• We asked them to gain some understanding of human rights law in Canada and what their legal obligations may be in this area if they practice here.  This is important for all practitioners, of course, but may be of particular concern where, as in our department of psychiatry at Queen’s, many of the residents are not from Canada, but are planning to practice here.

 The seminars were a mix of lecture and discussion, liberally sprinkled with vignettes and case studies.

 We began by asking people to share in conversation something about the beliefs and attitudes concerning sexual and gender diversity with which they had grown up, at home or in their larger communities. We also provided an opportunity for each resident to use modified, short-form gender-mapping and sexual orientation tools to explore their own identities in this area.

 Then we looked at what the law in Canada has to say about discrimination and harassment as well as the impact of discrimination and harassment on psychological functioning and made use of several vignettes illustrating some of the ways that patients might present.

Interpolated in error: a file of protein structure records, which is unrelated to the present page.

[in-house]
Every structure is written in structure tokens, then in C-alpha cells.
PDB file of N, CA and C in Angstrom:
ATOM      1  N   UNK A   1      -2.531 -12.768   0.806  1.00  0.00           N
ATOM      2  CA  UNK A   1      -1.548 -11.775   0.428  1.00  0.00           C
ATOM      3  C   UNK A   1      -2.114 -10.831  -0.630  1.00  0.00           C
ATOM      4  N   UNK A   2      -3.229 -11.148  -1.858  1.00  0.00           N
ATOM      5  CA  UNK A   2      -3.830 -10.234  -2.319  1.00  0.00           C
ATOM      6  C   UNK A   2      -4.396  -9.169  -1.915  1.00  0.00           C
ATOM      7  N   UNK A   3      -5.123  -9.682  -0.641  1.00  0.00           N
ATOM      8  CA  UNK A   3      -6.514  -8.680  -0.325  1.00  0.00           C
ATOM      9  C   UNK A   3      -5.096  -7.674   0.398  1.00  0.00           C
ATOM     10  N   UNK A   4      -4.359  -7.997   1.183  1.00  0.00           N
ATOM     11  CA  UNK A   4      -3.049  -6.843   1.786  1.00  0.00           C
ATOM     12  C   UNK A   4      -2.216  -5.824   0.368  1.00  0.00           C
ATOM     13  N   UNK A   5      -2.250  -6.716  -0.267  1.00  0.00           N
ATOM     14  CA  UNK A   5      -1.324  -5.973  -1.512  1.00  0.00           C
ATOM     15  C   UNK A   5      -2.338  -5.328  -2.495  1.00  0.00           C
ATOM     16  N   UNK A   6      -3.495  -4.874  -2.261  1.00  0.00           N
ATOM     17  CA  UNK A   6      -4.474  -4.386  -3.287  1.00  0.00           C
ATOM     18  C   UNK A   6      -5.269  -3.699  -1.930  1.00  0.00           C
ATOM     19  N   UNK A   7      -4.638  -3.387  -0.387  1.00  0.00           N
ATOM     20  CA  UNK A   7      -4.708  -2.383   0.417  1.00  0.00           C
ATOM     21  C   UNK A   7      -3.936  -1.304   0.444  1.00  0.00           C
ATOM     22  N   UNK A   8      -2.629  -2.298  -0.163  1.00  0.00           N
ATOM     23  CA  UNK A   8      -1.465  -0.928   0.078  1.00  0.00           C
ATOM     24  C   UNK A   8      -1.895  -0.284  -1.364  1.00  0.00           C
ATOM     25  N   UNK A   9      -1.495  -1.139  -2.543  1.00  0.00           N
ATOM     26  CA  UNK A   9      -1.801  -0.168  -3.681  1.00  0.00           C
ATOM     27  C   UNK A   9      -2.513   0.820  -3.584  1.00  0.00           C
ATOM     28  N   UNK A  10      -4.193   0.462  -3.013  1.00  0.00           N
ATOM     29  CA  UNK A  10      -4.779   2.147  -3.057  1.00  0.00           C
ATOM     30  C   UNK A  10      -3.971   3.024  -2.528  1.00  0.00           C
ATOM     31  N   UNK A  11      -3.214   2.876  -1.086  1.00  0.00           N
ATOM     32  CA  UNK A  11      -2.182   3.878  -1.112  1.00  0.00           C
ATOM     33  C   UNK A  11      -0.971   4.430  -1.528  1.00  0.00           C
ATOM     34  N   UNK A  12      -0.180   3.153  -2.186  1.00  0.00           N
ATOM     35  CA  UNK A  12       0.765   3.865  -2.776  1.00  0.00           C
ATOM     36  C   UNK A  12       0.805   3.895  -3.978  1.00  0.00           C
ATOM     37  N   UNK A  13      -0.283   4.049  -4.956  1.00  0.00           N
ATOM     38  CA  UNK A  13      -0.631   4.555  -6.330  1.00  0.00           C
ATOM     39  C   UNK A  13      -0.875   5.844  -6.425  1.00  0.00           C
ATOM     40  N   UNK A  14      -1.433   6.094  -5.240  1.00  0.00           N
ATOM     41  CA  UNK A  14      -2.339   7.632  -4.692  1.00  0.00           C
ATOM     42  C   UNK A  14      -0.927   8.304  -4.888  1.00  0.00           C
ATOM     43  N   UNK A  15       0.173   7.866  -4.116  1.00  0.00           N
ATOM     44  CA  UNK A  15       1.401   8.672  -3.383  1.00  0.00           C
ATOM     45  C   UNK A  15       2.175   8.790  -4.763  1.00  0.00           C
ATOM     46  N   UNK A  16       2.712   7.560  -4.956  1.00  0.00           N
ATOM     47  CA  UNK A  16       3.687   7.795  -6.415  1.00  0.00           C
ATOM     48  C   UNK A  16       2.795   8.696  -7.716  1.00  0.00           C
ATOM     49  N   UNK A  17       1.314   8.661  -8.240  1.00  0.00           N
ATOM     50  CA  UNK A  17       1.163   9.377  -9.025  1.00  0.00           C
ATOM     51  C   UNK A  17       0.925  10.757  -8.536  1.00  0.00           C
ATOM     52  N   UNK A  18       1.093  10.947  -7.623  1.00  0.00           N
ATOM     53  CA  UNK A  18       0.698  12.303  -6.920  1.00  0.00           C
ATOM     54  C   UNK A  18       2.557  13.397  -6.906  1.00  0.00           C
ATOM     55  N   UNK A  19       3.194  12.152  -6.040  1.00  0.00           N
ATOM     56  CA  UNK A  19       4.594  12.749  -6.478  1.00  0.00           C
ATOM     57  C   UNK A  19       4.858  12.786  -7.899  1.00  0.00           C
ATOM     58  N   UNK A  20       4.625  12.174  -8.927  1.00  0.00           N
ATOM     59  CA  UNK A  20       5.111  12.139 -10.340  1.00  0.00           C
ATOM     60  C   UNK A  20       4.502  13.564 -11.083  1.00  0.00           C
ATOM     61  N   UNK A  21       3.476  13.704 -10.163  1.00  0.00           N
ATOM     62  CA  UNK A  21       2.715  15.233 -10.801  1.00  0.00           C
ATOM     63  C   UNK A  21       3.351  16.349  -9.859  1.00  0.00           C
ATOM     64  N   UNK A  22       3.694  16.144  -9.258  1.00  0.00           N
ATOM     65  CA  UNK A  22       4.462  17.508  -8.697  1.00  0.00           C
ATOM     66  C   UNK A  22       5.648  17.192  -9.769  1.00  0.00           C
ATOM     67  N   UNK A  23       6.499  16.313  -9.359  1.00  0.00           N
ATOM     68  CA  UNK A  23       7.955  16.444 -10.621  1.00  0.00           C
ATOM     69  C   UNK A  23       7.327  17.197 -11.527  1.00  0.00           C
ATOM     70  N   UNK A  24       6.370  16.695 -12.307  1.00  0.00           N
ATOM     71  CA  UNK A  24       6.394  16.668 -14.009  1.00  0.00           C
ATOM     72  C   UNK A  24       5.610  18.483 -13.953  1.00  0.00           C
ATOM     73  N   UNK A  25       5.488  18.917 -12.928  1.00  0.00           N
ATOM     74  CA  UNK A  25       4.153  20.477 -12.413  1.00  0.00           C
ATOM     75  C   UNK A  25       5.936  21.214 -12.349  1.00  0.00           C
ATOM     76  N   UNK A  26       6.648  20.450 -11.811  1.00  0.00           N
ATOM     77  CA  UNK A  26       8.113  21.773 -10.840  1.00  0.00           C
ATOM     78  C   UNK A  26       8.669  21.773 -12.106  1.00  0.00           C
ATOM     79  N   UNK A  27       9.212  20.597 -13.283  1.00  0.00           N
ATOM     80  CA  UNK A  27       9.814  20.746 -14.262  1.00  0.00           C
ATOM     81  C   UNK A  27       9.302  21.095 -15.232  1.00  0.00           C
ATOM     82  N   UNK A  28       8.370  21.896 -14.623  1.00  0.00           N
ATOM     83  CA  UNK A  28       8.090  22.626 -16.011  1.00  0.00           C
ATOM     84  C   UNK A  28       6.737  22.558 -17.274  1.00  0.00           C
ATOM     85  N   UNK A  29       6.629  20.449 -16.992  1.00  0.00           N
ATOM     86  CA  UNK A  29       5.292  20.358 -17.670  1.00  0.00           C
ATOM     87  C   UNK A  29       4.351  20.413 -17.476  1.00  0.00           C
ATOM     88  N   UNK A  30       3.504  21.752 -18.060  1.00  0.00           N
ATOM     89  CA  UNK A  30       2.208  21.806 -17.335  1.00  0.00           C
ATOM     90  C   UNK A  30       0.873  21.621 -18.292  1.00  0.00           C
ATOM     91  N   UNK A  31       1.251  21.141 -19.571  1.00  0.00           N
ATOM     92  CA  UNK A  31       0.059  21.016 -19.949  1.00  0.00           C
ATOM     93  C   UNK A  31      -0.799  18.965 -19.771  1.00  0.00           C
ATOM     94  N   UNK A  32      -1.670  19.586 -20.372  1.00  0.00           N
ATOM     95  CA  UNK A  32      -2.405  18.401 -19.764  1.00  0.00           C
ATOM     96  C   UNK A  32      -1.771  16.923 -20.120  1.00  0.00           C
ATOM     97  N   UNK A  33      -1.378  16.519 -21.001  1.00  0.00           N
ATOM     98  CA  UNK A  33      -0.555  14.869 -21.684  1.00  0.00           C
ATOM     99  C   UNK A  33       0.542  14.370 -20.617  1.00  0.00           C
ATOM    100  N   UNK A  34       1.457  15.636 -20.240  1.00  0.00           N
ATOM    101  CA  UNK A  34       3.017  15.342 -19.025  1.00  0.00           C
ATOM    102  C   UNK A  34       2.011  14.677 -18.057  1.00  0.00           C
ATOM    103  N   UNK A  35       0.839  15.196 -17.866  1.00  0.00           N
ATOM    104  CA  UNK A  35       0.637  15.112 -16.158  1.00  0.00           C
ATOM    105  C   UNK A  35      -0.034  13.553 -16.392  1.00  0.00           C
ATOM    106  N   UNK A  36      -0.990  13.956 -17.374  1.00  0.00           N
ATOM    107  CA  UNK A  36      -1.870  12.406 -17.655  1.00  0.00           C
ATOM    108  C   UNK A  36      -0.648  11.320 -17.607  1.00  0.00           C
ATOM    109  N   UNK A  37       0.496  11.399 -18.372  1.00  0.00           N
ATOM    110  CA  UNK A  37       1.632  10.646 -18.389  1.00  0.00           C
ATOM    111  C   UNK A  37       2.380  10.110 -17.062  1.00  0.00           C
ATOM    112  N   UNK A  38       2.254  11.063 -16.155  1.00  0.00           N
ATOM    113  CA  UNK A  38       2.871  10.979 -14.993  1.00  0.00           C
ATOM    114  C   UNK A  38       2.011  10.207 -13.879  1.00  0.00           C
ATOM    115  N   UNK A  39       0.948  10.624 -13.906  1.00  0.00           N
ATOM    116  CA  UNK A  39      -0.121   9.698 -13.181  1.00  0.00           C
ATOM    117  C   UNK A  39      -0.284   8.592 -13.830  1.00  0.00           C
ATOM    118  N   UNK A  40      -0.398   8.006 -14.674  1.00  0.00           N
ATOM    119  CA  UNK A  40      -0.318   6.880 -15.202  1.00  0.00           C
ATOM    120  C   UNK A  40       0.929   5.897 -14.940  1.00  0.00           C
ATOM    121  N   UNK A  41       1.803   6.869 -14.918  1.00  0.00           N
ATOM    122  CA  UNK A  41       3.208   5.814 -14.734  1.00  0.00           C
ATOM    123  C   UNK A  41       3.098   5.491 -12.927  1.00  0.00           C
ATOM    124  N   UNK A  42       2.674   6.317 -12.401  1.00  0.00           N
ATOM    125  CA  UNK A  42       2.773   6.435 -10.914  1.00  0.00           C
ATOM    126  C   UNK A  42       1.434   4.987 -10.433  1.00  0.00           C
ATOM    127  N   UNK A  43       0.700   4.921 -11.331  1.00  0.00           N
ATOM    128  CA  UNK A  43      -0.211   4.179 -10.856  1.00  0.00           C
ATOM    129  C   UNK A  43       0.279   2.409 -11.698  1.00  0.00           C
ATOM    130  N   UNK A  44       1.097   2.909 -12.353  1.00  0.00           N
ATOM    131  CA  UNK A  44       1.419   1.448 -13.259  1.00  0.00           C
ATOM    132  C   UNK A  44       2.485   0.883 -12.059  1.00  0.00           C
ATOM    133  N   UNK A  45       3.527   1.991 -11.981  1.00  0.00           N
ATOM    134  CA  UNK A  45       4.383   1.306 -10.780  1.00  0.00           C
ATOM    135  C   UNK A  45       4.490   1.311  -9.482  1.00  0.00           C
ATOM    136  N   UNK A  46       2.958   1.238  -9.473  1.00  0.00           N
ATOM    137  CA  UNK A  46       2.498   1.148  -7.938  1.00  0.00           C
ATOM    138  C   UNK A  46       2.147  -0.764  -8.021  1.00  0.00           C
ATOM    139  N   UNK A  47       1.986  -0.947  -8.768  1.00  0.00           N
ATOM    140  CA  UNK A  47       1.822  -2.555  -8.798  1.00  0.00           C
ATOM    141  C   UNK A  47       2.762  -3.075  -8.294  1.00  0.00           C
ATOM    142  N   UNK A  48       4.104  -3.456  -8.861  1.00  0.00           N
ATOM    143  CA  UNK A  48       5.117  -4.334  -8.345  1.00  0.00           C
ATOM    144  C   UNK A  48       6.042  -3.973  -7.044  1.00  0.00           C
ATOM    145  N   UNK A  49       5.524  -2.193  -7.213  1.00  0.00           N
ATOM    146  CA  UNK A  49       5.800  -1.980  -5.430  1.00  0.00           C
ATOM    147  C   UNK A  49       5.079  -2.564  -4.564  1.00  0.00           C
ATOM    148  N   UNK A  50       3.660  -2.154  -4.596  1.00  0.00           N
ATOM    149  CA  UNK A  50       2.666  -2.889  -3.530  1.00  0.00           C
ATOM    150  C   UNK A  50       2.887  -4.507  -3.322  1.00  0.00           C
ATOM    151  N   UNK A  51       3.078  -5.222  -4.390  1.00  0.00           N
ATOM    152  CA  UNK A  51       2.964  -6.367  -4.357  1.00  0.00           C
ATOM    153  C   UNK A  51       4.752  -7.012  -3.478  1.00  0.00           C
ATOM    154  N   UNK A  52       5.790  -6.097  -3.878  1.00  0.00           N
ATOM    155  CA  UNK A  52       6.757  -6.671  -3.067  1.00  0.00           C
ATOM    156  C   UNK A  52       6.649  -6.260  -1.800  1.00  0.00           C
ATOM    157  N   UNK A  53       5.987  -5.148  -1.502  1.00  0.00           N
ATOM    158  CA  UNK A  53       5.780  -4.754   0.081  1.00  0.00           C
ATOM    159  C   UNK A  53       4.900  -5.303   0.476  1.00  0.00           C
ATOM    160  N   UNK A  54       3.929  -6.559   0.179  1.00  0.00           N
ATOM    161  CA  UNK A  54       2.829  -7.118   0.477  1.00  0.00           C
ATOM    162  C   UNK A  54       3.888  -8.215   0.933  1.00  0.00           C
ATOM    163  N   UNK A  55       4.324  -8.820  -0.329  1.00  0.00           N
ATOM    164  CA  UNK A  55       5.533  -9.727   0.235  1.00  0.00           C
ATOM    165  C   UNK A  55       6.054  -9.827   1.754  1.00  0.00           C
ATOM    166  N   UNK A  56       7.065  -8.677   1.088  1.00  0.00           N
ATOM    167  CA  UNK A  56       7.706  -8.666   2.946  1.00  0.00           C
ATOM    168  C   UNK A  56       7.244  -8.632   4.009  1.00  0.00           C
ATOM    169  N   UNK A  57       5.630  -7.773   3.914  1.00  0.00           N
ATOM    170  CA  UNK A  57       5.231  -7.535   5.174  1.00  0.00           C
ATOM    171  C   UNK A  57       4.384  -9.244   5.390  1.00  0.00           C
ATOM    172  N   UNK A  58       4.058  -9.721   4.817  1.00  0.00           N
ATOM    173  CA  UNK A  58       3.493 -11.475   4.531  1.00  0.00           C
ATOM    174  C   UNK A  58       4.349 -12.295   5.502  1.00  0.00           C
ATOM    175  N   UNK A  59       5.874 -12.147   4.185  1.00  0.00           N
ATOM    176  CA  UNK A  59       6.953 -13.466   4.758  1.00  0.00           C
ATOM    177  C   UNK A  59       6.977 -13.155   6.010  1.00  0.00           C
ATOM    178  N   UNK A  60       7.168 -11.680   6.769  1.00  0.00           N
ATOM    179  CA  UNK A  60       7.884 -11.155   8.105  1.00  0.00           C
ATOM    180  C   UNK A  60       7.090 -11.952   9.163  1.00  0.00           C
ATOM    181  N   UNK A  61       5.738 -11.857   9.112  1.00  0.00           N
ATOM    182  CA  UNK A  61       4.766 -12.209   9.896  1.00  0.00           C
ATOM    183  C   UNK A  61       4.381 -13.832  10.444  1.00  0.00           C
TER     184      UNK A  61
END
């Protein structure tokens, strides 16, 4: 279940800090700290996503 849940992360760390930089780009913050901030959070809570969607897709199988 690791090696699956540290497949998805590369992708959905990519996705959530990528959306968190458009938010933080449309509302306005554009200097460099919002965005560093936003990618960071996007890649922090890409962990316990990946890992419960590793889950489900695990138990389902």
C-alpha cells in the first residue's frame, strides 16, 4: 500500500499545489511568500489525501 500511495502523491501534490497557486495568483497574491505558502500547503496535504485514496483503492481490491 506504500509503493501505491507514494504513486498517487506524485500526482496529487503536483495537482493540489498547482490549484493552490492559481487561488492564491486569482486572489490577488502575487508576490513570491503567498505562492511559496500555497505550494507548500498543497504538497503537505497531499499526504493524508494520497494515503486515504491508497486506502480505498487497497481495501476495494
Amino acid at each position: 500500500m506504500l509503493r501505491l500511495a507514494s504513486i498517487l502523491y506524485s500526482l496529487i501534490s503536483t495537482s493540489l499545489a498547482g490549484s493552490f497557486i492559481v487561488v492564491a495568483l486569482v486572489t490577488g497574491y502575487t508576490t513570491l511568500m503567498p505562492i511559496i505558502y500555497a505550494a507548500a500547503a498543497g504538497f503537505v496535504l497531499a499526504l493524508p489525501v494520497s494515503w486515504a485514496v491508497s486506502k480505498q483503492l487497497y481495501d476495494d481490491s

We did a segment on queer communities in North America, the nature and history of these sub-communities, and the sometimes radically different communities that have formed in non-western cultures. We looked at the criminalization and then decriminalization of diverse sexual and gender behaviors in western history and at the contemporary legal status of these behaviors around the world.  There was also a segment on the medicalization and pathologizing of various behaviors and how that has been changing, with particular attention to two areas, transvestism and gender dysphoria, which have not at present been completely de-pathologized.

 We completed the module by looking at applications of all of this to the practice of psychiatry, using several case studies to bring home various points.

 We found the residents to be engaged and very willing to discuss the materials presented. Our pre- and post-testing demonstrated some increase in knowledge of the materials, and we were very pleased to have the students themselves indicate they had found the seminars worthwhile—it is no small thing to have a positive reaction from very busy residents in medicine. Some practical issues concerning scheduling need to be resolved, but it is currently the plan to incorporate this piece of cultural competency training into the training for residents in psychiatry on an ongoing basis.

 The Department of Family Medicine last year held a Grand Rounds on the subject of health issues specific to people identifying in the queer community and has offered our Positive Space information session to faculty, staff, and students several times over the last year. Family Medicine is now also expressing interest in the possibility of modifying the seminars on cultural competency for use with residents in family medicine.

Kingston, Ontario, Canada. K7L 3N6. 613.533.2000